Summer Brenner sits quietly at a coffee shop table amid the rumbling of the city outside and smiles as she gently thumbs through a copy of her 2009 children’s book Richmond Tales: Lost Secrets of the Iron Triangle, a story featuring an array of young characters who journey through time to discover the lost history of the industrial city.
“I believe it gives insight into children’s lives growing up there, especially those that feel disconnected from their homeland,” Brenner said. “That’s why I decided to incorporate kids into the historical context and have history serve as the narrative.”
The book has become a local sensation in elementary and middle schools, and has given rise to the annual “Richmond Tales” Family Literacy Festival, which saw close to 500 kids and parents attend this year and more than 1,000 books given free to local kids. The themes of community, race, and understanding have added to the curriculum in many of the schools, including Berkeley’s Adult School where the book is used to teach English comprehension. The East Bay Performing Arts Center will also be producing a play based on the book, and next winter, a musical is in the works. Brenner is also the recipient of the 2010 Richmond Historic Preservation award.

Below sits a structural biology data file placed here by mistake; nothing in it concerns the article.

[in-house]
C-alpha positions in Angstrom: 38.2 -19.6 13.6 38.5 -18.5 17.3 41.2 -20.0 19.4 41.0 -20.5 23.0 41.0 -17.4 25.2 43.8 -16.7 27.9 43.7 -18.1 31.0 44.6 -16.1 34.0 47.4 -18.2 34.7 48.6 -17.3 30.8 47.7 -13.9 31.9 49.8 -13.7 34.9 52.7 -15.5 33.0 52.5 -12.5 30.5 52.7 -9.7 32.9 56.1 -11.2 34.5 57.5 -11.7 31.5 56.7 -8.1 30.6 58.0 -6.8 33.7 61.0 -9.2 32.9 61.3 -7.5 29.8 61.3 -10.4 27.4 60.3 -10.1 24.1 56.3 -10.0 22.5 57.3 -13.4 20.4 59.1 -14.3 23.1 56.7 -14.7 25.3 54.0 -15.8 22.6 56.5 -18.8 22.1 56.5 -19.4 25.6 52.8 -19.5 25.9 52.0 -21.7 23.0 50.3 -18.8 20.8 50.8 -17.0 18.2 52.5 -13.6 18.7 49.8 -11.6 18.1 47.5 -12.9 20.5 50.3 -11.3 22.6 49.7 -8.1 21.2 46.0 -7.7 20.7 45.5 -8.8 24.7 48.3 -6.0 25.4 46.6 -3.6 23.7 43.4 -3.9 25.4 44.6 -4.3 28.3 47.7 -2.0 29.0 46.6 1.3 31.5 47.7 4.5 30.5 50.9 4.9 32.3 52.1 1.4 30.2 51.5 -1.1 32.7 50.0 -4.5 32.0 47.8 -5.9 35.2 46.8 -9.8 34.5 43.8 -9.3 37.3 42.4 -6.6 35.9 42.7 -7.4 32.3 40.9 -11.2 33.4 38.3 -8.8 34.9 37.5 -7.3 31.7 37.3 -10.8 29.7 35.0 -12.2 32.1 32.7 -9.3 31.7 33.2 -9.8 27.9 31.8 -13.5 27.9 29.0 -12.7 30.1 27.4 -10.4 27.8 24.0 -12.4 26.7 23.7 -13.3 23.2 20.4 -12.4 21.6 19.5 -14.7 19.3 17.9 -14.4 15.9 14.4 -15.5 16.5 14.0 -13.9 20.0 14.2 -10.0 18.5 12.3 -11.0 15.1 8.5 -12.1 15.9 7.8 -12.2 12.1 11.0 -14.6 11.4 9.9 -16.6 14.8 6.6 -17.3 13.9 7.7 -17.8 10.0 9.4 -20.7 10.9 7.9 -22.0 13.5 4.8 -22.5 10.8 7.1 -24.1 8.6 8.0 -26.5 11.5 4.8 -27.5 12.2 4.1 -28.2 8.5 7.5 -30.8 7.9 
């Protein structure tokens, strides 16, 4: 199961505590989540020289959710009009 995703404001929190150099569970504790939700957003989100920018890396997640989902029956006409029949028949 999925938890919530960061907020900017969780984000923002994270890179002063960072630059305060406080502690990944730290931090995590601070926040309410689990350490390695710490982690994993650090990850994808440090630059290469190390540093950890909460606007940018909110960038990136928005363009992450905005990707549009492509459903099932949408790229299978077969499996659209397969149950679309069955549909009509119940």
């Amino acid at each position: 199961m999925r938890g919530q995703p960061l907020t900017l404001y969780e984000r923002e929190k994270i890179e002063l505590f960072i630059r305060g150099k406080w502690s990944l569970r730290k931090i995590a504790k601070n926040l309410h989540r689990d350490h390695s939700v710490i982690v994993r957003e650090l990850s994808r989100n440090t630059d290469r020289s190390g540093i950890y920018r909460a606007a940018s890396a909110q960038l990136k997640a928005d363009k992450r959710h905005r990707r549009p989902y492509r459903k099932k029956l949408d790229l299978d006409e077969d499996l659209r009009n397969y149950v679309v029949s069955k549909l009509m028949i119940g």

Brenner, 66, grew up in Atlanta, Georgia at a time when race and class issues weighed heavily on society. “My family members were Jewish immigrants with liberal views, leading me to become politically aware,” she said.
“What certainly inﬂuenced my awareness and writing was The Temple where we attended Jewish services – the Sunday school was bombed in the late 1950s because the rabbi was so outspoken in the cause of Civil Rights.”
Brenner’s passion for activism and interest in topics ranging from homelessness to sex trafficking has fueled the publication of dozens novels and works of poetry. But Brenner said she feels that there is still more work to be done helping youth discover their history.
“Storytelling is a part of being human,” she said. “I’m just trying to help give these kids the tools they need to express themselves.”
Her project “Where We’re From” does just that, as she worked with students at Kappa Continuation High School on interviewing techniques to learn about their diverse backgrounds and traditions from family history. The students then shared their ﬁndings with a collage of photography and poetry.
Max Porter, a 7th grade English teacher at Helms Middle School, recalled the impact of Richmond Tales: Lost Secrets of the Iron Triangle on the kids in his classroom.
“Many students were reading the book in my class or had heard about it during the festival, and really got interested in looking for more of these kinds of books” he said. “It’s exciting for them and for the community to have a book that reﬂects their diversity.”
Brenner said that she hopes the book will also inspire more children to read about the past.
“History is more than what’s written in a book,” she said, “and it’s up to our youth to discover that.”